Fearing and Greer founded a chefs’ club that meets occasionally to cook and compare notes; the other members are Pyles, Samuels and Kevin Hopkins of the Nana Grill. The group has tried to establish a wider regional base by inviting two important, young Houston chefs who are taking a similar approach for occasional visits. The joint dinners are regularly written up in the Times Herald.

The self-consciousness among this group of chefs and the publicity that surrounds their efforts tends to obscure the basic question with which we started: Is what they are doing distinctive enough to merit the fuss? Certainly there is a healthy ferment in this country’s cooking; the New American Cuisine is essentially our answer to nouvelle cuisine in France. The rules of the game are to use the processes and techniques of the classic cuisine but to borrow additional ideas from other traditions and to apply them all to new ingredients. In France, Japanese ideas have been the prevailing outside force, with emphasis on seasonal foodstuffs, shocking use of ingredients such as raw fish and meat or fresh ginger, and an insistence above all else on visual beauty and a striking presentation. The New American Cuisine took in all of that and added more special attention on native American ingredients such as corn, wild rice and game; exploration of the new American counterparts to famous European products such as fine wines and cheeses; and occasional use of classic American recipes, often so highly refined and glorified that the connection is little more than intellectualized homage.

The New Southwestern Cuisine is largely a local specialization of this pattern. A lot of hype centers around the Texas origins of foodstuffs, but how much does it really matter that a wild boar was raised on a game farm in the Hill Country? When you ask a practitioner what makes a dish New Southwestern, the answer usually revolves around ingredients and a few Mexican techniques. Peppers, peppers and more peppers often seem the sole hallmark of the style. Hot chiles, of course, as well as sweet peppers of every variety and color, are chopped up for garnish and ground into sauces. But a few adaptations of Mexican dishes are basically cute puns. Fearing, for instance, serves grilled chicken breasts (stuffed with cilan-tro pesto and served with a delectable toma-tillo sauce) with a fried-tortilla shell housing his own version of pico de gallo, with tiny bits of melon and sweet pepper in place of the usual tomatoes. Pyles is experimenting with chocolate tortillas, served like dessert crêpes, and says that eventually some form of tamale might turn up on the menu at Routh Street Café.

But you can bet that if it does, it will be a refined and sophisticated tamale. The least convincing of the claims of Greer and other proponents of the New Southwestern Cuisine is an assertion that what’s best about the movement is its return to our roots. It is doubtful that any of our ancestors ate anything resembling what is being served up now. My forebears fried and boiled. Occasionally they roasted or barbecued. They made mean sausages and dumplings and heavy corn bread dressing.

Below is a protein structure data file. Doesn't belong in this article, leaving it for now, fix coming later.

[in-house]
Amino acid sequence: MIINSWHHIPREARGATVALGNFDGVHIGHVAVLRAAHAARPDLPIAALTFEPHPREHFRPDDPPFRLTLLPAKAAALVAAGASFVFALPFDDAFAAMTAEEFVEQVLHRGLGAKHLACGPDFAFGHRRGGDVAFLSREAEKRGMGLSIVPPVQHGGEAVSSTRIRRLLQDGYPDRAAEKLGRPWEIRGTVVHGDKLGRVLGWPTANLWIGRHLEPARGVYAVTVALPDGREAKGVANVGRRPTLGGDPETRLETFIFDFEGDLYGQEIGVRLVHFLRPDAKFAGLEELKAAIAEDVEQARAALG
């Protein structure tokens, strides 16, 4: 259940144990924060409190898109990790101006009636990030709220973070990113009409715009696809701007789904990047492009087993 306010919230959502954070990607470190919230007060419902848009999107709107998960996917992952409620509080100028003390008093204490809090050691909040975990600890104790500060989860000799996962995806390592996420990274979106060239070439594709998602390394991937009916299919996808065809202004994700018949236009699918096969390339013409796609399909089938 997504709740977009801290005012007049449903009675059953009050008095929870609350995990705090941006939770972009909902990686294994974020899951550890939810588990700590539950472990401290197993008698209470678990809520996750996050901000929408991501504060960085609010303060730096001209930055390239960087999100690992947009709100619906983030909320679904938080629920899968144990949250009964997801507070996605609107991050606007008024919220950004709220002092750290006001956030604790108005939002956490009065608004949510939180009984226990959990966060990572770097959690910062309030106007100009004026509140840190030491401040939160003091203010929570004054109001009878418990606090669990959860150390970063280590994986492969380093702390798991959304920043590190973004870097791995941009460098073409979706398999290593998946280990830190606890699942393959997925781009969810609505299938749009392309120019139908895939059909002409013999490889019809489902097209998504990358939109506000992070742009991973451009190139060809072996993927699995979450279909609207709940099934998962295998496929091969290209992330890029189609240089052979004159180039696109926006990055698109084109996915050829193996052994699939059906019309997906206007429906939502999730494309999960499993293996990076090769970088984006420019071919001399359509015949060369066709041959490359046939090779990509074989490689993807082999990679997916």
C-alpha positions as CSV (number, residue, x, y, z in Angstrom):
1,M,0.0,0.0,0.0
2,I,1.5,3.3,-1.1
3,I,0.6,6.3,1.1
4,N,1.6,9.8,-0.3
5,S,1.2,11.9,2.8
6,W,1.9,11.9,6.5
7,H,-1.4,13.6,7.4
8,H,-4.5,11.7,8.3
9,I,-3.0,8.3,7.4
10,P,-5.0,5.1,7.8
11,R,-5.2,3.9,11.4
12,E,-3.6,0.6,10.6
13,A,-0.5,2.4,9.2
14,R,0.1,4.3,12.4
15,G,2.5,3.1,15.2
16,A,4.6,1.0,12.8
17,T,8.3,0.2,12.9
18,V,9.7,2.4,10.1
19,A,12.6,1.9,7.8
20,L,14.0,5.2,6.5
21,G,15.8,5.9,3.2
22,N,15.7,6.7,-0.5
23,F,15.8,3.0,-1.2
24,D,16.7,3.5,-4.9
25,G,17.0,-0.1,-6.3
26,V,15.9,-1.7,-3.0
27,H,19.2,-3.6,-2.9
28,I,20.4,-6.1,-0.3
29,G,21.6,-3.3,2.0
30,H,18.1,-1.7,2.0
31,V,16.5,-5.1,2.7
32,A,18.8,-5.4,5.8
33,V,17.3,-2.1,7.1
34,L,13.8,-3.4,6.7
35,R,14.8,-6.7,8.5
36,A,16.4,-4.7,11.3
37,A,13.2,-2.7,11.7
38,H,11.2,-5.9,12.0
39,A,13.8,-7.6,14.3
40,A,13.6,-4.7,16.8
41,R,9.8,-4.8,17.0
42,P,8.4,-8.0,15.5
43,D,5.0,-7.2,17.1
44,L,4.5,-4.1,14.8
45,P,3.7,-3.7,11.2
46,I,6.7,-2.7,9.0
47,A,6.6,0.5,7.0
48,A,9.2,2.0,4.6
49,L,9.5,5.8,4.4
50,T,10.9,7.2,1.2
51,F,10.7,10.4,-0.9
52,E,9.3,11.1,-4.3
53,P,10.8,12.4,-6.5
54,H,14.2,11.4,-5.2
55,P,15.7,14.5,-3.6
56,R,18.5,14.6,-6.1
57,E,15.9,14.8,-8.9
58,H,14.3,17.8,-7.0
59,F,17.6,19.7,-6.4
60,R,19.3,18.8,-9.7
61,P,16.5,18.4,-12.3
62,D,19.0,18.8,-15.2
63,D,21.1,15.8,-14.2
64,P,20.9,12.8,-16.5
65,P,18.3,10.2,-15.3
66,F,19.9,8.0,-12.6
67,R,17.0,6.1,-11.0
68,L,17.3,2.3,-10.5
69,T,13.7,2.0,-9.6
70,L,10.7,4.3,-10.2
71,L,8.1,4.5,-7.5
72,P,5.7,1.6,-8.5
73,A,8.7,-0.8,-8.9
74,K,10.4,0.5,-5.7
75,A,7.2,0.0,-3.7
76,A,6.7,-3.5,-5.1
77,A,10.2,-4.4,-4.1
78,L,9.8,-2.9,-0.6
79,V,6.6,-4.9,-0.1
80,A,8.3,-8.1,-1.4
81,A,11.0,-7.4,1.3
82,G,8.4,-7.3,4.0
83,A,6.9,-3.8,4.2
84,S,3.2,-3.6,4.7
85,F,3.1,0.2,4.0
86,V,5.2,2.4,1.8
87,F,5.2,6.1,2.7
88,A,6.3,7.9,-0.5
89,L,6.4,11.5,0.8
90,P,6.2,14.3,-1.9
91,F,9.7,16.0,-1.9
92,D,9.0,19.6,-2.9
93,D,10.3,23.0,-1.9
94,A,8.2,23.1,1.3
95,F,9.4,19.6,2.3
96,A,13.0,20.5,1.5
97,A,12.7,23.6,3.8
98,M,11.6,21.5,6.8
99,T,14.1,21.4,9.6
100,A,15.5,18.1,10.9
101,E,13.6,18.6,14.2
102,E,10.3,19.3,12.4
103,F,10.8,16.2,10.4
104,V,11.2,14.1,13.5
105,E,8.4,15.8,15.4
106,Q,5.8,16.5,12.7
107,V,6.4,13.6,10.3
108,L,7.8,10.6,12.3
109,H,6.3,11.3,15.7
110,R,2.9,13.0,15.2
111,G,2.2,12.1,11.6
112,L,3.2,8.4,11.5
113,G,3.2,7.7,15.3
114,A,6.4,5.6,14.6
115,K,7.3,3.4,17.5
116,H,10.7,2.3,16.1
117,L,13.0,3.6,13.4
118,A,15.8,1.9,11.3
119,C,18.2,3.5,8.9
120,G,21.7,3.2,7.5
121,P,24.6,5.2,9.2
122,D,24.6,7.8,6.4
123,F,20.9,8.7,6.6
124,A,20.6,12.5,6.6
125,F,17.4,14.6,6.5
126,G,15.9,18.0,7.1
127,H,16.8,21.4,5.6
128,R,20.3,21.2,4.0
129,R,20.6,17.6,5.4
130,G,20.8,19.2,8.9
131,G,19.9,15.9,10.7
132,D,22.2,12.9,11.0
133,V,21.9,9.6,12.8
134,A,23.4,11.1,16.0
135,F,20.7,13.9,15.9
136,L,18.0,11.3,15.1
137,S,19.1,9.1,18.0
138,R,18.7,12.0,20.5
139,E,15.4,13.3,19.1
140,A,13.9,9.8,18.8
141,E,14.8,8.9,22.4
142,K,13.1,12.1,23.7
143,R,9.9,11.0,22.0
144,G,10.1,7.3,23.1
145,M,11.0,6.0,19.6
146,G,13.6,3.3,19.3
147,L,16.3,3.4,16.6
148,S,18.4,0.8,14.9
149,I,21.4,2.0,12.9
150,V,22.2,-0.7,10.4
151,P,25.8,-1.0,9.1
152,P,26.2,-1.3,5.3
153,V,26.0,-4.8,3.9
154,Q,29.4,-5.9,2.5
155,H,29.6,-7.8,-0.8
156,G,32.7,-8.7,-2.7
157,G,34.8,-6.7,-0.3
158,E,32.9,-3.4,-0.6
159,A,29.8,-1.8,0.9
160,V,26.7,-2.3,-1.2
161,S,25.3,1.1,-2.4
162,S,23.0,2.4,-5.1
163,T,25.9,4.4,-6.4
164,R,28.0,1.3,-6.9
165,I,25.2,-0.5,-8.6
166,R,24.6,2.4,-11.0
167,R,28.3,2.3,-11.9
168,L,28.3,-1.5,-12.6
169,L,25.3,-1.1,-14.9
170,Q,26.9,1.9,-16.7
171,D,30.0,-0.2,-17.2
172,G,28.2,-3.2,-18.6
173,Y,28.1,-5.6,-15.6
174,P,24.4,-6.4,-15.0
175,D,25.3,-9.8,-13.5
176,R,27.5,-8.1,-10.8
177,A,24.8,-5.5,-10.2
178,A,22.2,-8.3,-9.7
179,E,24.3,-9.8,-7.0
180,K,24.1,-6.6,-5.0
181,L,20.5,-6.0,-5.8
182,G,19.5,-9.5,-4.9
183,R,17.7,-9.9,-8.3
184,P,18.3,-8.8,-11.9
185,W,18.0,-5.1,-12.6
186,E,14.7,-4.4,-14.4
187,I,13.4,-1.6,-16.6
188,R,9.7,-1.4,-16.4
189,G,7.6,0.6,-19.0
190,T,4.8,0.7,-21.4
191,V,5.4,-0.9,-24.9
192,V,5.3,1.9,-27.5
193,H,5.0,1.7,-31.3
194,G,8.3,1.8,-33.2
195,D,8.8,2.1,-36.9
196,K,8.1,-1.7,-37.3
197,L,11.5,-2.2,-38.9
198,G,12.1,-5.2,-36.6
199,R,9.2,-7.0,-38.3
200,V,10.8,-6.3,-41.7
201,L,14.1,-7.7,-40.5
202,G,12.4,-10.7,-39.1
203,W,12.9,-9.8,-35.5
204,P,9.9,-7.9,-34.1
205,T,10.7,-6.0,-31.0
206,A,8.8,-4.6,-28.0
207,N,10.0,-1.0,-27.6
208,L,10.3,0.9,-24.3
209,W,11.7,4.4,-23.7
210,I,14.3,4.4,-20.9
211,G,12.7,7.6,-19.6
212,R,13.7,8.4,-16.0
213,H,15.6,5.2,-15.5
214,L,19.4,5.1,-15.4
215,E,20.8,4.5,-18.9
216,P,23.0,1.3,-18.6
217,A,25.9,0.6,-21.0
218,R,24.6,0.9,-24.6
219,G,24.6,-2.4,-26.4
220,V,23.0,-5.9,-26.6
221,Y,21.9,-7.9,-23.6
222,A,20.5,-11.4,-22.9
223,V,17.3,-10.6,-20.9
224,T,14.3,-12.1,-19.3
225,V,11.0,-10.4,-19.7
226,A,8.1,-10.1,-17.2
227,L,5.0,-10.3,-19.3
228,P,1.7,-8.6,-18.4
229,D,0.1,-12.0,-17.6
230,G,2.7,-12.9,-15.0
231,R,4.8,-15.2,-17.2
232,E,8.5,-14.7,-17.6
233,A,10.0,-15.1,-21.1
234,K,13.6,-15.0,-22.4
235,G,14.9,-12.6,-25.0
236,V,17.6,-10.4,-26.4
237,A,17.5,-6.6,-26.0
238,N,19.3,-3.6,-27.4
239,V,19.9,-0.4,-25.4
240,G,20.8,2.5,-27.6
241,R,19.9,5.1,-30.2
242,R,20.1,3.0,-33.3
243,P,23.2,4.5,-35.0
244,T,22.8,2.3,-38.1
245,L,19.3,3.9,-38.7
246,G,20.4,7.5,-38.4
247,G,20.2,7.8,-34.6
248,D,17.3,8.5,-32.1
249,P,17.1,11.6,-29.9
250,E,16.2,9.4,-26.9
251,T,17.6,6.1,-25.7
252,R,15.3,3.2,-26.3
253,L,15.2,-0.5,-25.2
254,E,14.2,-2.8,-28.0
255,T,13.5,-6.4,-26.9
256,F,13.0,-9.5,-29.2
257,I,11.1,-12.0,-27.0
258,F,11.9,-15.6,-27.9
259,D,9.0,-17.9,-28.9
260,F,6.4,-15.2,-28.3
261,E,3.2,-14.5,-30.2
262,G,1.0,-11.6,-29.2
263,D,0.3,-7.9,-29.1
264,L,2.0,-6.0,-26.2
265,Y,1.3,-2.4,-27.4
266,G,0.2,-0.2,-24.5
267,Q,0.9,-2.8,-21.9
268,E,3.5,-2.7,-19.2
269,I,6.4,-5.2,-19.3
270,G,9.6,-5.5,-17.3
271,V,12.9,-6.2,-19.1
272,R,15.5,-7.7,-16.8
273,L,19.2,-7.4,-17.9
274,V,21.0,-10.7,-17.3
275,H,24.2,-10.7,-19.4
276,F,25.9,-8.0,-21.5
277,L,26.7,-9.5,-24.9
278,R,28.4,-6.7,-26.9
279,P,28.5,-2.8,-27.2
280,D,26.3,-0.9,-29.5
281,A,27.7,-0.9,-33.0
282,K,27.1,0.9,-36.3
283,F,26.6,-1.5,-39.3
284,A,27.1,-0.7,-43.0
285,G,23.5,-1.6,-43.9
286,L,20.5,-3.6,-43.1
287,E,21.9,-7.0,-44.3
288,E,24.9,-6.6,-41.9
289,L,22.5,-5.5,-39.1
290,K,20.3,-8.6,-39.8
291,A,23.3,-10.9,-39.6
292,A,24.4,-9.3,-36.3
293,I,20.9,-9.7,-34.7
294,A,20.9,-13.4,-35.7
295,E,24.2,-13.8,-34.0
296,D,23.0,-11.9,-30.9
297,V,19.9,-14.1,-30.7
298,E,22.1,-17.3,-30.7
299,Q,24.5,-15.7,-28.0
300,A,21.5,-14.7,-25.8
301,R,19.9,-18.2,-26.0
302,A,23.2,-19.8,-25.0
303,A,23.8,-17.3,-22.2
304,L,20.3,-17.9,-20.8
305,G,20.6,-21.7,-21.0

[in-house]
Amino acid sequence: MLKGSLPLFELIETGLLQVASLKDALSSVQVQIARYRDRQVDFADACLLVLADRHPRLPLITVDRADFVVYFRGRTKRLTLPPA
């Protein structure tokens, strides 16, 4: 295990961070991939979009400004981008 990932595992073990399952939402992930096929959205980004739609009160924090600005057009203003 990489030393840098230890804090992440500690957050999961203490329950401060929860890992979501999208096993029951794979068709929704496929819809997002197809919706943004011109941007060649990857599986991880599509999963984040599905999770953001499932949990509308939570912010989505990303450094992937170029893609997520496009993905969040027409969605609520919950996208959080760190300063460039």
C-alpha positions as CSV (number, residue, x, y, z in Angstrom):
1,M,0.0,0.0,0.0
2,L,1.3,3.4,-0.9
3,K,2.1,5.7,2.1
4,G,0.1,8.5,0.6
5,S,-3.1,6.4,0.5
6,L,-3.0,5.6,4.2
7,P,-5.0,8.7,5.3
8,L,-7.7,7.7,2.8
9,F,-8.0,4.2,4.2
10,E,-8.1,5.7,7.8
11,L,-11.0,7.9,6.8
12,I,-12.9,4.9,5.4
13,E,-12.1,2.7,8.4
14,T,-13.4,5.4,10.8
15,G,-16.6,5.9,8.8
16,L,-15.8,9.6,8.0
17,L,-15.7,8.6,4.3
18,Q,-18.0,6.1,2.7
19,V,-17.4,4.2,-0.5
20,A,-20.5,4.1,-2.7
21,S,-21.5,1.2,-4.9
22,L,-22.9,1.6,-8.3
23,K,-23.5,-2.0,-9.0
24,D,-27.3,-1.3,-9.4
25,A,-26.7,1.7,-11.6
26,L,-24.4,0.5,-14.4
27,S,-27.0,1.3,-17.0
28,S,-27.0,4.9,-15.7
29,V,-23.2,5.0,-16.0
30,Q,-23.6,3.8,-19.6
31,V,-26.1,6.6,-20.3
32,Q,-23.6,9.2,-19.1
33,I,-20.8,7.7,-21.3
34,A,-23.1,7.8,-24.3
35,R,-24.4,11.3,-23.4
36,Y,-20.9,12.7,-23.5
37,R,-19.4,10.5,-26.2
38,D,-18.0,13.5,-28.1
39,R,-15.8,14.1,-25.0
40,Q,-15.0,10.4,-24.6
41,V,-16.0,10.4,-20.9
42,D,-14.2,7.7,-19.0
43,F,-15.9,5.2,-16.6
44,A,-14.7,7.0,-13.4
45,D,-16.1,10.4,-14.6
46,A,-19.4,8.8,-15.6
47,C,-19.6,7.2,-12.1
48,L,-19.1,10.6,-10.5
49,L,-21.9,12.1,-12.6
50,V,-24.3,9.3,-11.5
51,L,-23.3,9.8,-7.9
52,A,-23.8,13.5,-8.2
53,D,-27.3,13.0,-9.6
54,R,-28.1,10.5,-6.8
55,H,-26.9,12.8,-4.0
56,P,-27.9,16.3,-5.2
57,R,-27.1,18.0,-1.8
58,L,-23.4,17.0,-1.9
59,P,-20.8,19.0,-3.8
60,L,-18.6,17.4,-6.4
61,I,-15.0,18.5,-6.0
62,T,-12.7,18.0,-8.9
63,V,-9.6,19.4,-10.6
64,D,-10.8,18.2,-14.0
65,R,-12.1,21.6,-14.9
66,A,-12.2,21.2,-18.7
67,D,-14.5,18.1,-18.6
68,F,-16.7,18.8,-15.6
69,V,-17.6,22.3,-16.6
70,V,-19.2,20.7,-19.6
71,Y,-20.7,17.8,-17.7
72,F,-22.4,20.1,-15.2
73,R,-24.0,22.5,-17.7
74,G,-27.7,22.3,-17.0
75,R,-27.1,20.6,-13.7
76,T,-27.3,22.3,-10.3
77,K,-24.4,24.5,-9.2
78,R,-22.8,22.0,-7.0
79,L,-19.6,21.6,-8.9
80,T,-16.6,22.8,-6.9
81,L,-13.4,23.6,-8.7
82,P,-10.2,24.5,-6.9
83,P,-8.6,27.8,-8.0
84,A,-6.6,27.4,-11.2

Fearing’s techniques derive unashamedly from his sterling classical training. He is a chef in the French mold with an extraordinary gift for balancing flavors in sauces. His success in creating new dishes out of at-odds ingredients stems directly from this talent. Pyles, although less formally trained, seems more theoretical and more genuinely interested in invoking some sort of heritage. His luscious desserts, for instance, do occasionally conjure up grand old American recipes. But Pyles, too, is at heart a classicist of the nouvelle school.

The lesser lights among the New Southwestern Cuisine chefs seem less European but not necessarily more American. Some of Hopkins’ dishes at Nana Grill, for example, use ingredients that evoke Texan memories-like fowl served in a cream sauce with pecans. But the taste of the dish is for all the world like that of an East Indian kirma. Similarly, his accompanying dish of vegetables is plenty original, but the rajas of peppers sautéed with abundant spices smacks more of Bombay than Mexico. And grilled honeydew doesn’t hark back to anyone’s roots-it’s just plain weird.

In Louisiana, chef Paul Prudhomme and his followers have managed to spark a new tradition, the roots of which are essentially non-classical (that is, non-French). But Prudhomme had two wonderfully strong native traditions to bounce off of-New Orleans Creole and rural Cajun. His additions of wild seasonings from Mexico and other sources simply added spice to an already heady, eclectic mix.

Dallas’ innovators may have the final advantage, although their recipes are somethat more orthodox. They are a part of the worldwide ferment of experimentation, which, however wide it goes in search of new ideas, sticks closely to the proven principles of classic French cooking. Anchoring near those roots may prove wiser than plumbing the roots of any local cuisine-including our own. If the New Southwestern Cuisine is more nouvelle than new, and less than completely Southwestern, it still provides the most exciting restaurant cooking around.